I spent this morning going through the rough draft of the book, marking places where more material is needed, brainstorming new topics, and putting together a list of examples drawn from my personal creative journey. One of the things I did was put together a list of the various crafts I’ve done over the years, with at least some degree of seriousness. (I did not include things that are not crafts, like gardening or cycling.) It’s rather embarrassingly long:
- Precision color matching
- Constructing sample book
- Knitted blank design (involves machine knitting)
- Dyeing yarns
- Dyeing fabric
- Cross-dyeing experiments (with handwoven fabric!)
- Garment design and construction
- Flat pattern drafting
- Learning to use Illustrator for flat pattern drafting
- Draping patterns
- Design (not a craft but might as well be)
- Surface design
- Chinese knotwork
- Pysanky/Celtic knotwork eggs
The top five are the ones I’ve been working on extensively within the past five years; the remainder are older crafts, or crafts that I’ve only done a few projects in. (I’m not counting things where I did one project and quit.)
I’ve started writing the section on creating cross-disciplinary projects. Nothing yet that’s worth quoting, mostly just brainstorming topics to discuss. I do have this small gem (from a different section) to offer you, though:
Learning vs. performance is fundamentally about risk. The more unfamiliar the terrain, the more likely you are to make mistakes, and the more likely you are to learn something new. Sticking to familiar terrain carries a different risk: the risk of learning nothing, of staying comfortably in a rut. On every project, you can set the risk dial wherever you want. Just remember: the more risks you take, the more unfamiliar territory you enter – the more you will learn.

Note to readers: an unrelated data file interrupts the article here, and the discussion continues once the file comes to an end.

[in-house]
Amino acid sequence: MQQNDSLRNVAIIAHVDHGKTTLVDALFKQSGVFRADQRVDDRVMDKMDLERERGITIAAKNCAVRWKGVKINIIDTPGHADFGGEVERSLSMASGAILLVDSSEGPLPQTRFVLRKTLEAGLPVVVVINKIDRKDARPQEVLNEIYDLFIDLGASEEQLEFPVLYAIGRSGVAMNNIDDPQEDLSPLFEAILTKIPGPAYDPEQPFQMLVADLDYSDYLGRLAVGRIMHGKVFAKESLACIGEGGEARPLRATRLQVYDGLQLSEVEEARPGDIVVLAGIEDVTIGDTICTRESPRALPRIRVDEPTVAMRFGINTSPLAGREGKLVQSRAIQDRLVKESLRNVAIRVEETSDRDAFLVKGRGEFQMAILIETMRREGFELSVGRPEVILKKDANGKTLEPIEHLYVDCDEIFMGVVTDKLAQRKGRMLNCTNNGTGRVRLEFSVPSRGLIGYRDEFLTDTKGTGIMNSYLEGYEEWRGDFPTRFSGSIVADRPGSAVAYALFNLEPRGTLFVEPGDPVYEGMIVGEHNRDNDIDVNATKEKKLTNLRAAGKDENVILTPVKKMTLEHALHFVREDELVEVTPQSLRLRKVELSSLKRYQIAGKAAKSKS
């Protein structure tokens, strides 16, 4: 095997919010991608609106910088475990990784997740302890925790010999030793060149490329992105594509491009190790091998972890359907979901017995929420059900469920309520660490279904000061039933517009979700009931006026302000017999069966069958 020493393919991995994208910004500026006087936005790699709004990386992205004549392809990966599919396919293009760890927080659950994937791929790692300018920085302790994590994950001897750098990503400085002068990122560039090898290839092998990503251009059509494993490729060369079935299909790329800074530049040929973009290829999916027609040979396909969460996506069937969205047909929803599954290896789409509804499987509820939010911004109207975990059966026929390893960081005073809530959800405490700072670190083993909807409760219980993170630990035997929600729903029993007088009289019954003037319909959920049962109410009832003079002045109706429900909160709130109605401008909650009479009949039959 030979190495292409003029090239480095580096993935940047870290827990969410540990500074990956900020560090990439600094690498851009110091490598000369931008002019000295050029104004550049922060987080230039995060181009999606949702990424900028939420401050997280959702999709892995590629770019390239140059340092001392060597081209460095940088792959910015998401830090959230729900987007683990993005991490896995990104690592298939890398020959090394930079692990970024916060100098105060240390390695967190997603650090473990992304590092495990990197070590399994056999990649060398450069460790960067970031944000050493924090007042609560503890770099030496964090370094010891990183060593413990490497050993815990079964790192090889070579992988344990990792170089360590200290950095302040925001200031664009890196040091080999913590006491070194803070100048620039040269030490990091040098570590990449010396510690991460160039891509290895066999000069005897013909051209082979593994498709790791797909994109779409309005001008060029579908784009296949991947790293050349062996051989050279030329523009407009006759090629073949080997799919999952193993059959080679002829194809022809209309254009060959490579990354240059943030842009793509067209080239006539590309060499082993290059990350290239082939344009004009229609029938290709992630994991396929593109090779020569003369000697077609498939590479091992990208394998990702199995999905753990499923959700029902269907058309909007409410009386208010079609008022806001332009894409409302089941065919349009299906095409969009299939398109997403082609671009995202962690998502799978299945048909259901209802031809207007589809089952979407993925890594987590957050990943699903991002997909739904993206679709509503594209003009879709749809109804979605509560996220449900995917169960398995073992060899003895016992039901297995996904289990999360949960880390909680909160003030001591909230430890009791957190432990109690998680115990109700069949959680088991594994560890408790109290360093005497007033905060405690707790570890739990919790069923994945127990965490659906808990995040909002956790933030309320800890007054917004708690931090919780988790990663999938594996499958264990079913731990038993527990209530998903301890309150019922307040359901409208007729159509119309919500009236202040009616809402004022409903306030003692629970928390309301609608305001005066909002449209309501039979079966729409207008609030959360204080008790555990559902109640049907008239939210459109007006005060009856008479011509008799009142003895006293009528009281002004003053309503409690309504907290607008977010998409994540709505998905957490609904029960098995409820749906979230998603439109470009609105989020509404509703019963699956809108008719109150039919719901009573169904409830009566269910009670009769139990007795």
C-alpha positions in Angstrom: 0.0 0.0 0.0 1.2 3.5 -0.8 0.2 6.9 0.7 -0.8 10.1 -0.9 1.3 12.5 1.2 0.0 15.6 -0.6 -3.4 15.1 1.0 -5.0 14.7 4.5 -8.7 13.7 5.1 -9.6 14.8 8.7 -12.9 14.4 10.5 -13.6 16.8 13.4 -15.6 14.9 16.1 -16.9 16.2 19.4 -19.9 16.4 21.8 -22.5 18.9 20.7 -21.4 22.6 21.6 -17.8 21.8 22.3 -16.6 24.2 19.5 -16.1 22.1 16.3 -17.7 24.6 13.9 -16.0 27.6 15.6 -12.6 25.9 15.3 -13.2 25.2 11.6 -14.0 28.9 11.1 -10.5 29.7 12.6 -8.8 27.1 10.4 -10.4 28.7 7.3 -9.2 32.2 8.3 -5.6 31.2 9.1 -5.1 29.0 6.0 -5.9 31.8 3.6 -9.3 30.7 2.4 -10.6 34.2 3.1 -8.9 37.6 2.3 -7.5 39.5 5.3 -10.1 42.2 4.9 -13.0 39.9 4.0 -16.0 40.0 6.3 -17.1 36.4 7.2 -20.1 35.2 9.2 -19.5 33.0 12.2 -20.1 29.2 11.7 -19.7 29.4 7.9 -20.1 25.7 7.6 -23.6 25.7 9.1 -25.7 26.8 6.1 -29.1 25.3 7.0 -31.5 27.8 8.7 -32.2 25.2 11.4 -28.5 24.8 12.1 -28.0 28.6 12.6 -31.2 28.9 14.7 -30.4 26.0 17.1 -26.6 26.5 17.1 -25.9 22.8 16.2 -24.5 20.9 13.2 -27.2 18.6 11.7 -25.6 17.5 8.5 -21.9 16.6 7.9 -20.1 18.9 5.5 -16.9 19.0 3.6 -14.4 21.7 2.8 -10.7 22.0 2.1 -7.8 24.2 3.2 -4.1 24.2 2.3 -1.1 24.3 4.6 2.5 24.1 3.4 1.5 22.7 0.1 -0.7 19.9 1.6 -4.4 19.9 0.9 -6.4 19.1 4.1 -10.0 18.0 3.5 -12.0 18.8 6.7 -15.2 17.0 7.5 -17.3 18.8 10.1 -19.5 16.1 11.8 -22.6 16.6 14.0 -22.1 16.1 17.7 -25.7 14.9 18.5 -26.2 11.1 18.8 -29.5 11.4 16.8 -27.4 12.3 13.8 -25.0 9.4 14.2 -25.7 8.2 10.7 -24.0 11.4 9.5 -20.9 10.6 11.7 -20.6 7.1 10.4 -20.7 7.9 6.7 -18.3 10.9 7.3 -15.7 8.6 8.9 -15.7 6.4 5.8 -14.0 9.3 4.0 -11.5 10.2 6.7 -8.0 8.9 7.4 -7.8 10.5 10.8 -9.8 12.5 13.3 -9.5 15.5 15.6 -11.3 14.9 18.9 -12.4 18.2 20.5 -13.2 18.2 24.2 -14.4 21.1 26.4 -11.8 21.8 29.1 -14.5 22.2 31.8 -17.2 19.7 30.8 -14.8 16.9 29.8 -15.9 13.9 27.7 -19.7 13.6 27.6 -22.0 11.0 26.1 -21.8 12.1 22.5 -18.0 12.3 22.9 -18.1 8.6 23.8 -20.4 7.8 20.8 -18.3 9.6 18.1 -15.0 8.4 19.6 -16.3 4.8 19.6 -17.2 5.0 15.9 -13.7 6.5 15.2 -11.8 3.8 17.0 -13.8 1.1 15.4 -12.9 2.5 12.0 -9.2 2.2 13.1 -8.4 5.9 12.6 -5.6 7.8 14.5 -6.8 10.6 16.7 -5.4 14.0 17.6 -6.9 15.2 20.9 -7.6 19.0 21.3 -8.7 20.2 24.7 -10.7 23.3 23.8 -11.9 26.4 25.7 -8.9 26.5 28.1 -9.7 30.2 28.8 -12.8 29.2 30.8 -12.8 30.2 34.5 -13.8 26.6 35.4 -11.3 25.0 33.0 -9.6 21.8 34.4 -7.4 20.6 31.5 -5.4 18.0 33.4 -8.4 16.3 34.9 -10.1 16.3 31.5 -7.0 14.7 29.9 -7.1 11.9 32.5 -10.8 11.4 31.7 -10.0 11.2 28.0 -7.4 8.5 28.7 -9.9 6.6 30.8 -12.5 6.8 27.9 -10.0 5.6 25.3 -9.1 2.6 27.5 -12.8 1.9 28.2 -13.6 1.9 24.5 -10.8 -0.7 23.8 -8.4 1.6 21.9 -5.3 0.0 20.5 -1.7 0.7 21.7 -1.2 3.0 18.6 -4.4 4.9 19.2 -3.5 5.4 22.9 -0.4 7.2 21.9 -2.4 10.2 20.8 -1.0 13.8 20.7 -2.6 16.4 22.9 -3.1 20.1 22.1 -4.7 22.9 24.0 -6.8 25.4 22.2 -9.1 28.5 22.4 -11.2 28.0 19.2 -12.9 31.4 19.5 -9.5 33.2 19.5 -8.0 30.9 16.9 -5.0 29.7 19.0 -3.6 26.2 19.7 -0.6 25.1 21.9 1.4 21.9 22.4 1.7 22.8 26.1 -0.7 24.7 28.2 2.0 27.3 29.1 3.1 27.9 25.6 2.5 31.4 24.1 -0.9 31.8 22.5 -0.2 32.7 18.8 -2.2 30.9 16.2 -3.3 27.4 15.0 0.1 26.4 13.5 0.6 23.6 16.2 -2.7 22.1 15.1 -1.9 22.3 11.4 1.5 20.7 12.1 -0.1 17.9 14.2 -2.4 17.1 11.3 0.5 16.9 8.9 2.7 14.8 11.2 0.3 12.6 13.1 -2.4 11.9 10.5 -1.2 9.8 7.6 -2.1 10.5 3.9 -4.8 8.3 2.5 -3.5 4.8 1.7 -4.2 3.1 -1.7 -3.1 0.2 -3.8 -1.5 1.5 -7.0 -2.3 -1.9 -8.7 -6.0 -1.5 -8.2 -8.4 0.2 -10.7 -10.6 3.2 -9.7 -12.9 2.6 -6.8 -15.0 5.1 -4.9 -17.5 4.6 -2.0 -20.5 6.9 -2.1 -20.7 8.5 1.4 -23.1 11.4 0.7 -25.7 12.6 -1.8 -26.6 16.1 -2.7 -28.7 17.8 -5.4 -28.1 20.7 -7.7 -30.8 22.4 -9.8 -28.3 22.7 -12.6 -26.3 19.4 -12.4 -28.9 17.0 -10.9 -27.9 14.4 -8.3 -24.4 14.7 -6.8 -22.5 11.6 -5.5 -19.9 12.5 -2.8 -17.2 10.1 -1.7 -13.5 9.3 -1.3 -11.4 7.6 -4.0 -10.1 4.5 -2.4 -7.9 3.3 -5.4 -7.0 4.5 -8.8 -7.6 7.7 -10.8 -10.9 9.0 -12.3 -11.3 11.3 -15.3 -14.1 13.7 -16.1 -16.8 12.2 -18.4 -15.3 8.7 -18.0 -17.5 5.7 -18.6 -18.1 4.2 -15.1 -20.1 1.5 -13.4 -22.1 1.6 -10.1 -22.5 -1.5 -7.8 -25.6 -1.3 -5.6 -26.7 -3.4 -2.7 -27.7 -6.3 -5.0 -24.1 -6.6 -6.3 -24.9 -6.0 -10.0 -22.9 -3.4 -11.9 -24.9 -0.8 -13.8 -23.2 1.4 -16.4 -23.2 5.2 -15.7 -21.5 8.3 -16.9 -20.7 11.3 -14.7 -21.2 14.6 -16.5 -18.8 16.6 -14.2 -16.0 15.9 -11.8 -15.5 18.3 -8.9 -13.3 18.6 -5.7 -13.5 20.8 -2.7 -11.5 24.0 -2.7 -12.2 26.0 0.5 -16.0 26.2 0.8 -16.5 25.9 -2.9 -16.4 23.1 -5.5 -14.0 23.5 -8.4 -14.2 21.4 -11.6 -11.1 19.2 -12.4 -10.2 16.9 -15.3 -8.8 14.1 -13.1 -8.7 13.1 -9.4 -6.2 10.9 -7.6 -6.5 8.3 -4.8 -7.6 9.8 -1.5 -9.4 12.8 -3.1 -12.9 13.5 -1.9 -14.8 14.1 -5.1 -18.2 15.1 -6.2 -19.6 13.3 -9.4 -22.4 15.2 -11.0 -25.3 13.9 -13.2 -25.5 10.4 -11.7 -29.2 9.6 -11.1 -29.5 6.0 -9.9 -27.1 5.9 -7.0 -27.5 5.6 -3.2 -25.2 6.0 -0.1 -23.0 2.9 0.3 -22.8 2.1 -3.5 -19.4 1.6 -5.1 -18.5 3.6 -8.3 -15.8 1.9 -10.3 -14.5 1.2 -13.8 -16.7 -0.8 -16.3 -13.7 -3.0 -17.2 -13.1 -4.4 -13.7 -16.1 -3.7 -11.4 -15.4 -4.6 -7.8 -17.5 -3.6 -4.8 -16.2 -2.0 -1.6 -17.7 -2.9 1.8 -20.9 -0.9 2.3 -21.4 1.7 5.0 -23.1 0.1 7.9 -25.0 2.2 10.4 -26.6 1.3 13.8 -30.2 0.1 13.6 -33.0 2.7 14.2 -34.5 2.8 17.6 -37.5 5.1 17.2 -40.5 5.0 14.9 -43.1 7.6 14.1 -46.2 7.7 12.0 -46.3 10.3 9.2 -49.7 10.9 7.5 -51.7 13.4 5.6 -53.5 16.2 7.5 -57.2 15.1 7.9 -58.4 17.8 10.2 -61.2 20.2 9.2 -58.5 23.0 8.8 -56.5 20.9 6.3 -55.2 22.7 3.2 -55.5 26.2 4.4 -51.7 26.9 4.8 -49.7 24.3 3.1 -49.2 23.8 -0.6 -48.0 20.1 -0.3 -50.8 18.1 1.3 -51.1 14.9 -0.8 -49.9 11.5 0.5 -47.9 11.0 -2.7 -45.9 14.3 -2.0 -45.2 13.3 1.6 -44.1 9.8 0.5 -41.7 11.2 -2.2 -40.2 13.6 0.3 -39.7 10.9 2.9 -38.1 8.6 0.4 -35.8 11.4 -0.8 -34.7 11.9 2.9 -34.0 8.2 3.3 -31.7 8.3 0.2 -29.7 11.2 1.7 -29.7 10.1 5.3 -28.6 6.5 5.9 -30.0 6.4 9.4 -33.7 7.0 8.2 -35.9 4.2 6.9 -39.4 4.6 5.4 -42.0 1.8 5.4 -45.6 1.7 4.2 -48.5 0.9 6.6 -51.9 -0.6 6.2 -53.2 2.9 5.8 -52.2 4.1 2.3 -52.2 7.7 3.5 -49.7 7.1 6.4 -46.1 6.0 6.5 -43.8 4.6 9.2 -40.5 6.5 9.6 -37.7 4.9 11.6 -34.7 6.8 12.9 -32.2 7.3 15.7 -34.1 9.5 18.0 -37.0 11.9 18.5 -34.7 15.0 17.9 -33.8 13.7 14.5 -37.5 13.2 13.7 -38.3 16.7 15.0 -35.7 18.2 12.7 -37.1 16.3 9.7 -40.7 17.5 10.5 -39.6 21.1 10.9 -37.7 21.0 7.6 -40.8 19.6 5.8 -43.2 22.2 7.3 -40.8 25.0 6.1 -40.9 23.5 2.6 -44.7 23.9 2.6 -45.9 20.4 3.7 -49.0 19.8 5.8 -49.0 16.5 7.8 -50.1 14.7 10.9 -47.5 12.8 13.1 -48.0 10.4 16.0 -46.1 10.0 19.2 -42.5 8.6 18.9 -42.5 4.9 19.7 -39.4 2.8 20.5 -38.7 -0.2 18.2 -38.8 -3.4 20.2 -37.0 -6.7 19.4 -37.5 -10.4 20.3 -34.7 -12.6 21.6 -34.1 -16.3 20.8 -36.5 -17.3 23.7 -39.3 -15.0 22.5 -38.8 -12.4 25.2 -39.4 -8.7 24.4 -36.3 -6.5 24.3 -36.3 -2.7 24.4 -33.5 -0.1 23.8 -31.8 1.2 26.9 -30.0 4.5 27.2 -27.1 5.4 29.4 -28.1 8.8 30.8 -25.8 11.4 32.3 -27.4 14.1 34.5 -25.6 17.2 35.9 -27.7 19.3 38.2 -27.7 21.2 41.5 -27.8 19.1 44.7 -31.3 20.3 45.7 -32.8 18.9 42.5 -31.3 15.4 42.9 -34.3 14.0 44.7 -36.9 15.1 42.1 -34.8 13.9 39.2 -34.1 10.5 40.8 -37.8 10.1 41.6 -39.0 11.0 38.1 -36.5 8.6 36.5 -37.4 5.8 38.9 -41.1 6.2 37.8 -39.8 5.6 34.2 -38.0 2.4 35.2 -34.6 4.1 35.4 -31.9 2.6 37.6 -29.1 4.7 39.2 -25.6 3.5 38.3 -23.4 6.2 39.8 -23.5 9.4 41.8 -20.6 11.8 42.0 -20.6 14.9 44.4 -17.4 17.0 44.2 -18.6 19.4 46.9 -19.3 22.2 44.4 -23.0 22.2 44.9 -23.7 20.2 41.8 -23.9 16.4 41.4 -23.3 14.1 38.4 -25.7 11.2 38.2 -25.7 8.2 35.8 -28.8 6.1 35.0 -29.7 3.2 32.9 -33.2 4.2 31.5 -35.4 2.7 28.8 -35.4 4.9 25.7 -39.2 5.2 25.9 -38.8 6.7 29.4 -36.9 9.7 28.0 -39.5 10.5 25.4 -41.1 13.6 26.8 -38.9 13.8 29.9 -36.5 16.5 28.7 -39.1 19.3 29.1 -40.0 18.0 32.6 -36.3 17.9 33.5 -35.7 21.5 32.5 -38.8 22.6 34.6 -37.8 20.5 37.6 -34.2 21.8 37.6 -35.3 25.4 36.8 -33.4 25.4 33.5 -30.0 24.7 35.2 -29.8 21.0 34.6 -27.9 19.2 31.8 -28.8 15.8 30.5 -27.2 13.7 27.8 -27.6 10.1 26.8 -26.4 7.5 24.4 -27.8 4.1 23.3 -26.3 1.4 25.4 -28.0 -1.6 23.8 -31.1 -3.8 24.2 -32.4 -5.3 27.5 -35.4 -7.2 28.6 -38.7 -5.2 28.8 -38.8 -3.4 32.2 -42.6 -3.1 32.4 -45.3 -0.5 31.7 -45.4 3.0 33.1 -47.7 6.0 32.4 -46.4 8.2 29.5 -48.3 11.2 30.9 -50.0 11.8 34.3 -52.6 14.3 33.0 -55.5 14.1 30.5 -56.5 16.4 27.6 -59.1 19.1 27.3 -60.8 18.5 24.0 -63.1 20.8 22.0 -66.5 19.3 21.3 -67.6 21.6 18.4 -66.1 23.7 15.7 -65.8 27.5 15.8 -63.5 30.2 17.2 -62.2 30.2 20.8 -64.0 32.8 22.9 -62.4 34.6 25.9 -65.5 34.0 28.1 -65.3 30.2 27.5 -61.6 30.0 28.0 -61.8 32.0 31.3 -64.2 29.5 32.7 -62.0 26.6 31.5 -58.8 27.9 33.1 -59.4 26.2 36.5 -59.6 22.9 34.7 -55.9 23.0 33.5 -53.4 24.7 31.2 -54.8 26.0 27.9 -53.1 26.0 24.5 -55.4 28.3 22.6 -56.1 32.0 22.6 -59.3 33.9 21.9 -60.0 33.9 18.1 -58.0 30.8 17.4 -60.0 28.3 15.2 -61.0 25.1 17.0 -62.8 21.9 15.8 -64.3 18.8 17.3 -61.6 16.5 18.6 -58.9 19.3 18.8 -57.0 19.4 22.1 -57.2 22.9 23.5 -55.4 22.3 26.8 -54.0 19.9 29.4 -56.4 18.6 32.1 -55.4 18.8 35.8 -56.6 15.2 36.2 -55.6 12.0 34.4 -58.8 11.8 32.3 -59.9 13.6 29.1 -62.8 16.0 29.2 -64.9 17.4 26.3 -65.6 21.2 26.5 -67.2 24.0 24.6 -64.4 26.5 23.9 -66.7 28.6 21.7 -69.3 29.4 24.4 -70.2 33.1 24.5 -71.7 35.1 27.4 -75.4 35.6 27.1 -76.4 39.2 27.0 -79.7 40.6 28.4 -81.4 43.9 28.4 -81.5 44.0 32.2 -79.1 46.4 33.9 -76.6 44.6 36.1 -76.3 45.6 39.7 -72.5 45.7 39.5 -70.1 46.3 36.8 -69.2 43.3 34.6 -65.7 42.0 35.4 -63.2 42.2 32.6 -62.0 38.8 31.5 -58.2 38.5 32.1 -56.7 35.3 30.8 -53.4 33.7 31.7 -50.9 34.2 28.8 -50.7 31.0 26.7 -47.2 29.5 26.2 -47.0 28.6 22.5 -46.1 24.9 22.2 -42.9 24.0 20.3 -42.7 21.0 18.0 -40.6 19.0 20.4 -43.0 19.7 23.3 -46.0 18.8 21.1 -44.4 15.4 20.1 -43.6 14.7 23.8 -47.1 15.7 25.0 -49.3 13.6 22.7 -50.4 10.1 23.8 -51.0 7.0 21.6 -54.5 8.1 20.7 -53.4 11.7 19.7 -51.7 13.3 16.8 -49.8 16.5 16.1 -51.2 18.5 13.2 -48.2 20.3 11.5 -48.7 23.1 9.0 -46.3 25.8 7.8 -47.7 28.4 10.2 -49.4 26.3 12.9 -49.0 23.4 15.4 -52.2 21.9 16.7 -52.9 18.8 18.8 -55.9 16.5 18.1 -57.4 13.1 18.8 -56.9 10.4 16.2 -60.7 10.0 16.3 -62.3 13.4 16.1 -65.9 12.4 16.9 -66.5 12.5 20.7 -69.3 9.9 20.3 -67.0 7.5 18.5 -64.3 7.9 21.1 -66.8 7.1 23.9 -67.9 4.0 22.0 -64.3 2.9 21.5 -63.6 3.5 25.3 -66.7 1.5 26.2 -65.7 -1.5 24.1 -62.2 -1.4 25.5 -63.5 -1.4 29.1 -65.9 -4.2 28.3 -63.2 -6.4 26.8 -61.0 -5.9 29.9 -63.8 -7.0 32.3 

Michelle M Rudy says
Likely, you have more than one book to write.
Your”small” gem is worth remembering. Thanks for putting it into print for us.
Linda Zadik says
Your gem ties into the work of Carol Dweck, which I just started reading about last night. She investigates the effect of ‘mindset’ on learning in a variety of situations. When a person perceives ability to be a fixed attribute, the goal they pursue is others’ positive regard of their current skill level. This leads to low risk-taking (which might disclose low skill level), low effort (effort is a symbol of low skill), and low learning. When ability is perceived to be changeable, the goal is learning. Effort is then an indication of improvement and risk-taking in the service of learning is favored. The result is a higher eventual skill level.
Since most crafters are hobbyists and are working for sheer enjoyment, the possible goals may be a little different. Or not. I’m interested in your thoughts.